Water damage creates a variety of issues for property owners and often leaves them searching for answers. Questions about the extent of the water damage, the risks it poses, and whether they should consult a professional are among the most common. While no two incidents are exactly the same, many water-damaged properties shared similar characteristics. The following helps answer some of the most common questions.
Q: How long will it take to dry?
A: This depends on the property itself. The location, source of the water, and the type of construction all affect drying rates. Dryness has to be closely monitored and your own initial assessment can be misleading. While your carpet may feel dry, the padding and flooring underneath could still be holding moisture. While every property is different, most can be dried in three to five days.
Q: Does opening the windows help the drying process?
A: Opening the windows can sometimes help, but is not always recommended. Exterior weather conditions are the main determinant of whether or not it is beneficial, and it is often dependent upon the levels of humidity. When in doubt, windows should be left closed.
Q: My attic insulation seems wet. Can I dry it or does it have to be replaced?
A: Most attic insulation is ineffective after becoming wet, and should be replaced. It is very difficult to dry out insulation, and it will hold moisture for a very long time. Fixing any leaks and replacing the insulation is the recommended course of action.
Q: My wood floors are wet — what should I do?
A: Wood floors are difficult to dry without professional equipment, and can begin buckling if they are not properly treated. Wood floors can also warp if drying is not done efficiently. Carefully placed dryers and dehumidifiers can help wood return to its original shape, but nothing is guaranteed. Wood floors can also take significantly longer to dry, sometimes as long as a couple of weeks. Only after the drying process is finished will you be able to determine whether or not your floors will have to be replaced.
Q: How can I salvage my photos if I can’t deal with them immediately?
A: If drying your photos out immediately is not an option, you may be able to freeze them to help prevent further damage. Lightly shake them dry and then put them in freezer bags in your freezer. This is not the optimal way to preserve pictures, but is preferable to throwing them away. Consulting a professional conservator is the only way to increase the likelihood that your photos can be preserved.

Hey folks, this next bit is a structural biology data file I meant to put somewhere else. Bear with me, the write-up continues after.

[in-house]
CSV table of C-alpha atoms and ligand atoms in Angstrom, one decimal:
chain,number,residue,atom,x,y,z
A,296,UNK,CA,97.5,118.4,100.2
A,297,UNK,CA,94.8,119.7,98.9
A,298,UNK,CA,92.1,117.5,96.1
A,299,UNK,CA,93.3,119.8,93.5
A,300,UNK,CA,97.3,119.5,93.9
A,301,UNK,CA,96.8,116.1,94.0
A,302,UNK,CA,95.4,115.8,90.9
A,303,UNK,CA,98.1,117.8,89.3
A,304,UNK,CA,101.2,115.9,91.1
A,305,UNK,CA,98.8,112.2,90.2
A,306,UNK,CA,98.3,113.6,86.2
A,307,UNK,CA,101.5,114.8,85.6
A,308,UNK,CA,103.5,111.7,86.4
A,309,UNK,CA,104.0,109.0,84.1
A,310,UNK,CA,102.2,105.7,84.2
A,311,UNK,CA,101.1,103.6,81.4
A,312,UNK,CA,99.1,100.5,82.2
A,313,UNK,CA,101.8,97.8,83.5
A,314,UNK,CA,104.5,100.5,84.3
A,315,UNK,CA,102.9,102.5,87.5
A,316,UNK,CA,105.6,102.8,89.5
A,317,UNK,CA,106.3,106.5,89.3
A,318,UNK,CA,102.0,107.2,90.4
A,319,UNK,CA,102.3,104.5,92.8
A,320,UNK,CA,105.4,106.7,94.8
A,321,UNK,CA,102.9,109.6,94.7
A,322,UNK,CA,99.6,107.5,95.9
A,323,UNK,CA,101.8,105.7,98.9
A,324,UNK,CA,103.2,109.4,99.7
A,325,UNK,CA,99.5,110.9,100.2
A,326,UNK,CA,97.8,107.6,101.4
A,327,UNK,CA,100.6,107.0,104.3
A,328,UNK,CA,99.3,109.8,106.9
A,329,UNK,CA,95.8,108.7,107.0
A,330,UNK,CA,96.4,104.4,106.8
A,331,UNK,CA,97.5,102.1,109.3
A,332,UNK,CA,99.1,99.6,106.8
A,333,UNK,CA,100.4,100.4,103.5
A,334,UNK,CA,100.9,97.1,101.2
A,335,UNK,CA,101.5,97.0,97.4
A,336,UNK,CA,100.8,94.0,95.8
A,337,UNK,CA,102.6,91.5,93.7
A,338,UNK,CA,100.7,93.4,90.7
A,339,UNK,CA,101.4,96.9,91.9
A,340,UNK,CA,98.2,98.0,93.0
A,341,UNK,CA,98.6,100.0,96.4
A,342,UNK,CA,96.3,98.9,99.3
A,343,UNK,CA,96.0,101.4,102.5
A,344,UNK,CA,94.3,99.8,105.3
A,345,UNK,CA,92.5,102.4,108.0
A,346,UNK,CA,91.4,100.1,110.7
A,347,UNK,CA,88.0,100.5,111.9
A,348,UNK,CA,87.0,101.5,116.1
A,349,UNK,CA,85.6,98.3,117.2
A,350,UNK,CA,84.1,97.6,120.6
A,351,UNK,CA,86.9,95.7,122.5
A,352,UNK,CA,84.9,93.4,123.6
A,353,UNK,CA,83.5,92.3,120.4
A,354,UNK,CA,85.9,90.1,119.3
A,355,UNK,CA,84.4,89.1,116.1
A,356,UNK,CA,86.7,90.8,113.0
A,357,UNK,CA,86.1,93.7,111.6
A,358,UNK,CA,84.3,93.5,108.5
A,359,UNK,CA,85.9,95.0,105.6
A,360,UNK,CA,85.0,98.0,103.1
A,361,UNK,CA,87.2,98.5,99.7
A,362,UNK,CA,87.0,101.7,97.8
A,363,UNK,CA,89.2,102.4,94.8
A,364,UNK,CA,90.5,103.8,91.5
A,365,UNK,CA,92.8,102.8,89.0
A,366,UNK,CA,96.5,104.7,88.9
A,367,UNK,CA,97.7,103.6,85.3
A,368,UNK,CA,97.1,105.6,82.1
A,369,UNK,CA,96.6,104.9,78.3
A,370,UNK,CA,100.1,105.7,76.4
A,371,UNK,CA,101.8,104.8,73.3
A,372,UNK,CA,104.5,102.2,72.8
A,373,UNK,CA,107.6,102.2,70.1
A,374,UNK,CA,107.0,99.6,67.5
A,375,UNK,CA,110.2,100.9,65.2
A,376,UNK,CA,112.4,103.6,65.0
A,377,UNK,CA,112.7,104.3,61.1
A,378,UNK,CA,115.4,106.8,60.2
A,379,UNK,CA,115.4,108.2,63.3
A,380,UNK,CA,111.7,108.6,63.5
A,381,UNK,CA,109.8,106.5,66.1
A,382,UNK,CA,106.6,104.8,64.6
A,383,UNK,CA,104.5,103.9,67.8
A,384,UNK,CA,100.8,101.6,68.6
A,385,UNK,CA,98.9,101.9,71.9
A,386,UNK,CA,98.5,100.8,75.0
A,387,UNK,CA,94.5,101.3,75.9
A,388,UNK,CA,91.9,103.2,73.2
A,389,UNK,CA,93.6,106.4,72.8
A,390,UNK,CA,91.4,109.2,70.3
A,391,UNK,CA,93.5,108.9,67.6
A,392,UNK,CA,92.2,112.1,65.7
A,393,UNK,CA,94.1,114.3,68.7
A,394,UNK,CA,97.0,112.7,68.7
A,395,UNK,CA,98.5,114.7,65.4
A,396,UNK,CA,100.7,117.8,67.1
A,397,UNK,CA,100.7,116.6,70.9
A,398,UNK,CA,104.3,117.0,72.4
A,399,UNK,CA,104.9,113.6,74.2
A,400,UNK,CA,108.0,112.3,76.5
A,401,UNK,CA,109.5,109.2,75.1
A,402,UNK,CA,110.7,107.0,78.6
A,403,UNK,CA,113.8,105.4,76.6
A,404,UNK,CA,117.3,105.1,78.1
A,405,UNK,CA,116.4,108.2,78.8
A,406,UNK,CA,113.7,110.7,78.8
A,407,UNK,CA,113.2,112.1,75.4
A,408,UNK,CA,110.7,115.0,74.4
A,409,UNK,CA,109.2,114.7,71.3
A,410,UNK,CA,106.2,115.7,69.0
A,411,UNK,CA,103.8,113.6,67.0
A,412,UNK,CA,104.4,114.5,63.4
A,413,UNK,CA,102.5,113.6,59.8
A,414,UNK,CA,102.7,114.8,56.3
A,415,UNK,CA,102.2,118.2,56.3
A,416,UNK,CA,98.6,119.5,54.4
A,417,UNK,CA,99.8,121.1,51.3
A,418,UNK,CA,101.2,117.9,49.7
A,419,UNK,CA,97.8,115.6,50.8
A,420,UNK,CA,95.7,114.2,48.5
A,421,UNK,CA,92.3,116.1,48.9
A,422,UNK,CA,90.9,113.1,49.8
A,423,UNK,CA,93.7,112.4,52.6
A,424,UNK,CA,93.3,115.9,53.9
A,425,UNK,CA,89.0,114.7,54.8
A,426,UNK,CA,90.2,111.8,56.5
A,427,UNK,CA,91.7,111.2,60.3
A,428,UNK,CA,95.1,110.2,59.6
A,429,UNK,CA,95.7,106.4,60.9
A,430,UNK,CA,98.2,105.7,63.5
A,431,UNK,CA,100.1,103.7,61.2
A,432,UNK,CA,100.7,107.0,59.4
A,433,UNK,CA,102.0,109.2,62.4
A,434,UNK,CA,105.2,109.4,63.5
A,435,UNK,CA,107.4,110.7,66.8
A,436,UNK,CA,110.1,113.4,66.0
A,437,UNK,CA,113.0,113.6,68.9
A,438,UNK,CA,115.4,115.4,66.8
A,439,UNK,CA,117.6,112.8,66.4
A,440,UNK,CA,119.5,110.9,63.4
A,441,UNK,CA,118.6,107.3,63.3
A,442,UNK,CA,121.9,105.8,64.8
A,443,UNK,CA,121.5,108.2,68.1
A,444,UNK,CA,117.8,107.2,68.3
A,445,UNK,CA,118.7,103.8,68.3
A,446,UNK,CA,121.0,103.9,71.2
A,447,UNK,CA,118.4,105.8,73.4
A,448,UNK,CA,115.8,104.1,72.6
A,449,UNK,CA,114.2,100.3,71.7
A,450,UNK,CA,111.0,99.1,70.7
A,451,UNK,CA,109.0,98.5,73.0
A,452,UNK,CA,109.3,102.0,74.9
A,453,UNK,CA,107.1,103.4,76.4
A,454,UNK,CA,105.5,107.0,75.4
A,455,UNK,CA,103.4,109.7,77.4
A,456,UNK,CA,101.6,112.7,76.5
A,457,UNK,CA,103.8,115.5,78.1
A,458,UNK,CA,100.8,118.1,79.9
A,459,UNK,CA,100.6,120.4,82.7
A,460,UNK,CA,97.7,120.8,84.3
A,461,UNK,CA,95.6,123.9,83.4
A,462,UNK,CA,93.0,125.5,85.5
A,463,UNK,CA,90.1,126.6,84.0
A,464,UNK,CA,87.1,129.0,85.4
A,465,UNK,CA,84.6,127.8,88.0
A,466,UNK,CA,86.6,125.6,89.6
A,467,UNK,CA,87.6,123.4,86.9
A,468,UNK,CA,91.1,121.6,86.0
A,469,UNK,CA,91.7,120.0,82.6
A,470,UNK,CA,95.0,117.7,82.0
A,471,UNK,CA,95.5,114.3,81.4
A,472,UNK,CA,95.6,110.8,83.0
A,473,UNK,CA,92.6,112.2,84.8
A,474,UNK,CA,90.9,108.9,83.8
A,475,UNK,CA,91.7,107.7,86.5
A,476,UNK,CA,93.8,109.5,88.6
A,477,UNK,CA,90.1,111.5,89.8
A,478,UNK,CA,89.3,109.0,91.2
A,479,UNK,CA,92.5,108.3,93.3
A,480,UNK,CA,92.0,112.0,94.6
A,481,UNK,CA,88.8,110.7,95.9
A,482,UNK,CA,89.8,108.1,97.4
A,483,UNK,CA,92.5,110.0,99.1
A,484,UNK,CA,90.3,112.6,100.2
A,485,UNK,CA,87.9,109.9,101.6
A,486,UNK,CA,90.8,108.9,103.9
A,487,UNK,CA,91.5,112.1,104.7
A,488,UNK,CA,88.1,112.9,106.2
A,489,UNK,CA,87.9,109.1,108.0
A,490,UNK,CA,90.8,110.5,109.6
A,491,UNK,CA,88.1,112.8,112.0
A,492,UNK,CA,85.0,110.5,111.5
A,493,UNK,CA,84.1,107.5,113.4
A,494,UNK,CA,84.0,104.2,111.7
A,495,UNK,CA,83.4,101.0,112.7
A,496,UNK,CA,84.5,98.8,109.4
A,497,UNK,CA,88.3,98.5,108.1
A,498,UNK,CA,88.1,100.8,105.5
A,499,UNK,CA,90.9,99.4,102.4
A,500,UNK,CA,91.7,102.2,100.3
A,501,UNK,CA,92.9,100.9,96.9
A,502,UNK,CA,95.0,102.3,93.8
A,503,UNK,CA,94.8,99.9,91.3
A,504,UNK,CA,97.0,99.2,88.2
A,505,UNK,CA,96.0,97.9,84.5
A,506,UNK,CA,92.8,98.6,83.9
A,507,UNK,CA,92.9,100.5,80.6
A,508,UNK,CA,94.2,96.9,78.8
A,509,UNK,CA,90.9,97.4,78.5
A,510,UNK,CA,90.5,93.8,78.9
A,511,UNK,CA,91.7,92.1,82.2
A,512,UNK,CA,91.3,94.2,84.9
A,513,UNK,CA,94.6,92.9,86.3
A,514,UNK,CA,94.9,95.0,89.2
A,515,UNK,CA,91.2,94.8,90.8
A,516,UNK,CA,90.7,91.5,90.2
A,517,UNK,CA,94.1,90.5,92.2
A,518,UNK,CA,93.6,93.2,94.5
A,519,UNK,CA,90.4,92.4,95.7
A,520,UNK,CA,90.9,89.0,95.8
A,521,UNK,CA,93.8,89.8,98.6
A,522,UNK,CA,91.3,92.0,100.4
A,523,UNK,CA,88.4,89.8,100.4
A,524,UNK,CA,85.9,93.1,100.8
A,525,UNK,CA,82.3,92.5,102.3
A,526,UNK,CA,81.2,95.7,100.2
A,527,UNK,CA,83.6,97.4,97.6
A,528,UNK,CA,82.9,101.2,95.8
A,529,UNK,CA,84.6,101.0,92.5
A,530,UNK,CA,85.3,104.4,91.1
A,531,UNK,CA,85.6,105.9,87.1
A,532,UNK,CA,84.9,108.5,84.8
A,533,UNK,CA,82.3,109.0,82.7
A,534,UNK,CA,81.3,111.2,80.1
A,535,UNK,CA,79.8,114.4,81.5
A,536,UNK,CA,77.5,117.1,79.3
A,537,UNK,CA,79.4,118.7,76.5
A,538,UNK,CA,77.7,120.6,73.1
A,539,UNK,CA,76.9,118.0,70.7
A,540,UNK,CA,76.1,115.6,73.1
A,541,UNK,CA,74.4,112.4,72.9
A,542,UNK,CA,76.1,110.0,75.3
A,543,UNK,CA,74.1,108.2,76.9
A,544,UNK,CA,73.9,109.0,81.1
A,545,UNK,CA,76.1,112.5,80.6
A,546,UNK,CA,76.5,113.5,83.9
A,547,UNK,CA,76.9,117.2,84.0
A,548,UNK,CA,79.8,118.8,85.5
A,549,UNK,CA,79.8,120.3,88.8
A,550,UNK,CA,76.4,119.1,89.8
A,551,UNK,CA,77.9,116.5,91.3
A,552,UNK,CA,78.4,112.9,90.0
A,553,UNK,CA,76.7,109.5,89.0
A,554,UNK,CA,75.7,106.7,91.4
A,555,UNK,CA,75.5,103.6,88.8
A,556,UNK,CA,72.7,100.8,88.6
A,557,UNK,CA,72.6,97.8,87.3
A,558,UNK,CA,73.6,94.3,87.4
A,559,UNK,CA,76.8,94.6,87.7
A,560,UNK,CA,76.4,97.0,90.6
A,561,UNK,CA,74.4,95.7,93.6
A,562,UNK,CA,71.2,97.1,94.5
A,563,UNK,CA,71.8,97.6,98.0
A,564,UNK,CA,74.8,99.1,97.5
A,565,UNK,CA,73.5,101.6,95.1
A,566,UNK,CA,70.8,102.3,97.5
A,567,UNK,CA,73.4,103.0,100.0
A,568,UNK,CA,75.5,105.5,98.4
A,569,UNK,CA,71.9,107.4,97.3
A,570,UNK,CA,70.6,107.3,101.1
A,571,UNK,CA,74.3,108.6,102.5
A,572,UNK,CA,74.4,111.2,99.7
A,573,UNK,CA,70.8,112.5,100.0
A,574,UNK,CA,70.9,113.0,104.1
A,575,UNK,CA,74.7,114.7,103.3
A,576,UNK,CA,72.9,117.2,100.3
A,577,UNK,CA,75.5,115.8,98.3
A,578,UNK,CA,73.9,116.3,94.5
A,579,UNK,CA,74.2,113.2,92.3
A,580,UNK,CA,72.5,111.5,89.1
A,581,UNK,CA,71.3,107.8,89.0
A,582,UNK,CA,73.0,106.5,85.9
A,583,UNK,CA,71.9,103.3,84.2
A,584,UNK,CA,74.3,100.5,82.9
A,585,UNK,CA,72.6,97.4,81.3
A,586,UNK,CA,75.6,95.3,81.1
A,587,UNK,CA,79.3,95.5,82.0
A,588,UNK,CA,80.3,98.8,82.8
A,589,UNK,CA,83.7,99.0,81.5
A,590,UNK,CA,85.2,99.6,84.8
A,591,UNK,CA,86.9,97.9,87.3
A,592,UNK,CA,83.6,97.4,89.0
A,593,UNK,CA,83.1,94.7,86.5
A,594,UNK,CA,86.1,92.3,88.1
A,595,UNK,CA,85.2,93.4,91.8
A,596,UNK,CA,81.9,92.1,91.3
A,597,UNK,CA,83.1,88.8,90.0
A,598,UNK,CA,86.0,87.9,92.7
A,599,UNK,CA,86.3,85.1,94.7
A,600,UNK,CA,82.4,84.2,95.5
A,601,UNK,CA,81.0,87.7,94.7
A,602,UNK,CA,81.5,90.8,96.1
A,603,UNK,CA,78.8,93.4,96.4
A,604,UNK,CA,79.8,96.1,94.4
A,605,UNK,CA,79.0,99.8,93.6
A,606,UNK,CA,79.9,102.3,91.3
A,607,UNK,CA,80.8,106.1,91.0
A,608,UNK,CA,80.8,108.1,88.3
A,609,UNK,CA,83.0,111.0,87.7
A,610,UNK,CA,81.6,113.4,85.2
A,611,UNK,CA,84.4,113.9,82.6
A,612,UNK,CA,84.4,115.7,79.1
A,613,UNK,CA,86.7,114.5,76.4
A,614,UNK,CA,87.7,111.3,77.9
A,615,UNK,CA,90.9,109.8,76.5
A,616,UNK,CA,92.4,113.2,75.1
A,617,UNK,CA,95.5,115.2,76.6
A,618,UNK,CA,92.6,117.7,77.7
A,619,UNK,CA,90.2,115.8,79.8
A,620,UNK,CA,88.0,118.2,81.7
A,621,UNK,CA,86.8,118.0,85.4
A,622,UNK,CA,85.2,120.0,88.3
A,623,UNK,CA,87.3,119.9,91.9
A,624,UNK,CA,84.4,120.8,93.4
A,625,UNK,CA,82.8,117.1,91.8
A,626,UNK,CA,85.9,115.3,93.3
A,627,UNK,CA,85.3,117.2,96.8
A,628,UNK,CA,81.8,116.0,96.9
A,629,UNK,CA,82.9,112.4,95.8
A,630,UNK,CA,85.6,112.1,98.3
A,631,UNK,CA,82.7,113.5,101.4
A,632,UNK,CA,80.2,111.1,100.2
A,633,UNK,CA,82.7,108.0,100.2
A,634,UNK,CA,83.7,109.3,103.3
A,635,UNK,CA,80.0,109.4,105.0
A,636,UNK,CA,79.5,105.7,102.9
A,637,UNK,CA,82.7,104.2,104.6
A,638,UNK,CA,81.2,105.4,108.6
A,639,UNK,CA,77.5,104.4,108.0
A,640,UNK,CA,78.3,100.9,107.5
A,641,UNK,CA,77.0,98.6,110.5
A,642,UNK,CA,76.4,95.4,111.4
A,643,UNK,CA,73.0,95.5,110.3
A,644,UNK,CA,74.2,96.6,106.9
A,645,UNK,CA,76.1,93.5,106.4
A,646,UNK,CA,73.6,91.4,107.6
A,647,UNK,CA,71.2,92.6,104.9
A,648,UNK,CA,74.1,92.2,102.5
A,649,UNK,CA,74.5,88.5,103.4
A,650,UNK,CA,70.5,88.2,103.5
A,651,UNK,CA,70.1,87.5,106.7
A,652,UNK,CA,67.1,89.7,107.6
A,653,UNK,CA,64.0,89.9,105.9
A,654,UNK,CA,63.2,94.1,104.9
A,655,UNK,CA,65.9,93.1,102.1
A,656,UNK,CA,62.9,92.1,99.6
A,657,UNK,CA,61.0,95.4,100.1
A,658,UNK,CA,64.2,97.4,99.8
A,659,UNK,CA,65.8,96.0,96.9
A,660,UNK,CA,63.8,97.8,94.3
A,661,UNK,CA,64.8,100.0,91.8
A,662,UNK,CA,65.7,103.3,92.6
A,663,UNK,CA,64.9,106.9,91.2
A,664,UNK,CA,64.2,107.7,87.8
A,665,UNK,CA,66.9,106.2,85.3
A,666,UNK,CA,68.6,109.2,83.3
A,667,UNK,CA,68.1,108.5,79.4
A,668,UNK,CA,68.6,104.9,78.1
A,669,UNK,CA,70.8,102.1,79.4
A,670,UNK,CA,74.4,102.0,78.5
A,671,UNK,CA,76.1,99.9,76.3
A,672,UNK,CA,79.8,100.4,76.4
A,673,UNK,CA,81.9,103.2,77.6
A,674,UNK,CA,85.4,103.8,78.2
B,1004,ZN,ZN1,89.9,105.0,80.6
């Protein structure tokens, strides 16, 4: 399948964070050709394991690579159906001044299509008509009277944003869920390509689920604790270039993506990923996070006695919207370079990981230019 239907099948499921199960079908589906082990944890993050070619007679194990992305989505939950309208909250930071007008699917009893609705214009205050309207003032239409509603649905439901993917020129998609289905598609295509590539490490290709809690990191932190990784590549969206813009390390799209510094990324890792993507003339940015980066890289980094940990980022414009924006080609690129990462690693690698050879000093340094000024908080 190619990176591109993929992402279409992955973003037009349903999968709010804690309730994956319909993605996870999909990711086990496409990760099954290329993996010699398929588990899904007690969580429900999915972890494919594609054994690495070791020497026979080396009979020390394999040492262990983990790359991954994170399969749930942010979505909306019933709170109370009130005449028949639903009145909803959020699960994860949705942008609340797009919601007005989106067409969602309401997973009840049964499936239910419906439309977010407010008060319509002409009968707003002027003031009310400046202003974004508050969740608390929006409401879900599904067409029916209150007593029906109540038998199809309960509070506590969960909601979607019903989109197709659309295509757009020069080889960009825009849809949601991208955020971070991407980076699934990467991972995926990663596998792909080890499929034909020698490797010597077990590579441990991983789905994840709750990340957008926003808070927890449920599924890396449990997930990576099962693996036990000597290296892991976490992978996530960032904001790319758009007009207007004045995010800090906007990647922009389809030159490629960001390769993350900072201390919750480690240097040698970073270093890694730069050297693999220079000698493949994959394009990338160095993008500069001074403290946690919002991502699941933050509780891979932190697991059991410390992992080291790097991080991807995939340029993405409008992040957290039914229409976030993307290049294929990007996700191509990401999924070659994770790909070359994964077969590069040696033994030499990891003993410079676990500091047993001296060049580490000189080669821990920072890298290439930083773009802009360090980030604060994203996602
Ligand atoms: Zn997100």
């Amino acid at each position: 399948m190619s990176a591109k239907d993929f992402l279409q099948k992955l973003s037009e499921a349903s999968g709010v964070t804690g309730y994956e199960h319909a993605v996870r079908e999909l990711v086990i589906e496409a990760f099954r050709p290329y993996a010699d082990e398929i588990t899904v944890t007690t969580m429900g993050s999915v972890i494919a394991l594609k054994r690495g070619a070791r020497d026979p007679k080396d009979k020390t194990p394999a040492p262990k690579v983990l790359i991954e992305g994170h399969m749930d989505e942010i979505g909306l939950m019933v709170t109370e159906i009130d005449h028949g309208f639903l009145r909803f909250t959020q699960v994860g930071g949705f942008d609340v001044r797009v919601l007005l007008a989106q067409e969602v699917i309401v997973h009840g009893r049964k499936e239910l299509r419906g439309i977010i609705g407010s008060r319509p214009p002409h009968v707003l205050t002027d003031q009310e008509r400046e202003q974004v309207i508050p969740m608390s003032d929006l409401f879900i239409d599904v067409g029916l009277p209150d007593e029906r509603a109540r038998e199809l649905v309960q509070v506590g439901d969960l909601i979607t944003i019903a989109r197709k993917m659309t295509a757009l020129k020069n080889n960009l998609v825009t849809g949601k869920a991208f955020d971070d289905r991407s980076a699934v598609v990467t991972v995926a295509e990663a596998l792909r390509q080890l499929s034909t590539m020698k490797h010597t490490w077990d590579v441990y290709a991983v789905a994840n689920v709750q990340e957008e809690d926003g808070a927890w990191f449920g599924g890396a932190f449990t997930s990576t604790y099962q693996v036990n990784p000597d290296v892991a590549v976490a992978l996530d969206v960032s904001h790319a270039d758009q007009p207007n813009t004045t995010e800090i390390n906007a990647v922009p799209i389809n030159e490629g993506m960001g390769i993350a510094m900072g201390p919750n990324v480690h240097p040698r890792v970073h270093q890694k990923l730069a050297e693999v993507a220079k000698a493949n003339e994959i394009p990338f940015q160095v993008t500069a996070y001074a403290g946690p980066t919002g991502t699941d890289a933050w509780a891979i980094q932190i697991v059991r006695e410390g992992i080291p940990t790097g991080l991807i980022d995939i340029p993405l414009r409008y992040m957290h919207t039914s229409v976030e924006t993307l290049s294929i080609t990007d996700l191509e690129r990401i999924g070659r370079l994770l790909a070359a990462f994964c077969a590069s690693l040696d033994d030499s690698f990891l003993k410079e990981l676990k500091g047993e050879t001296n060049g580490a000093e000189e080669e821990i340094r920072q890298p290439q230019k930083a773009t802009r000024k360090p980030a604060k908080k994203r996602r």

Q: Should I turn up the heat to help things dry out?
A: No. Changing the settings or shutting off your system could inhibit the drying process. Only with professional consultation should the system temperature be adjusted.
Q: Do I need to move out of my property during the drying process?
A: The main concern is safety. Depending on the type of water damage, moving out may be the best option. Insurance and water damage remediation companies will be able to advise property owners on a case-by-case basis. The decision is usually that of the homeowners, but there will probably be noisy equipment running constantly and it may not be the best environment for you and your family.
Q: Can my furniture be salvaged?
A: The type of furniture and extent of the water damage will determine if the furniture is salvageable. Completely drying furniture is necessary to assess the extent of the damage, and whether or not it will be salvageable.
Q: Is that smell mold?
A: Many odors may surface during the drying process. The drying materials and increased humidity can create a variety of smells during the drying process. Some property owners become worried because they think it is the smell of mold, but those odors are completely normal. As the property continues to dry, and humidity levels drop back down to normal levels, the odors will dissipate.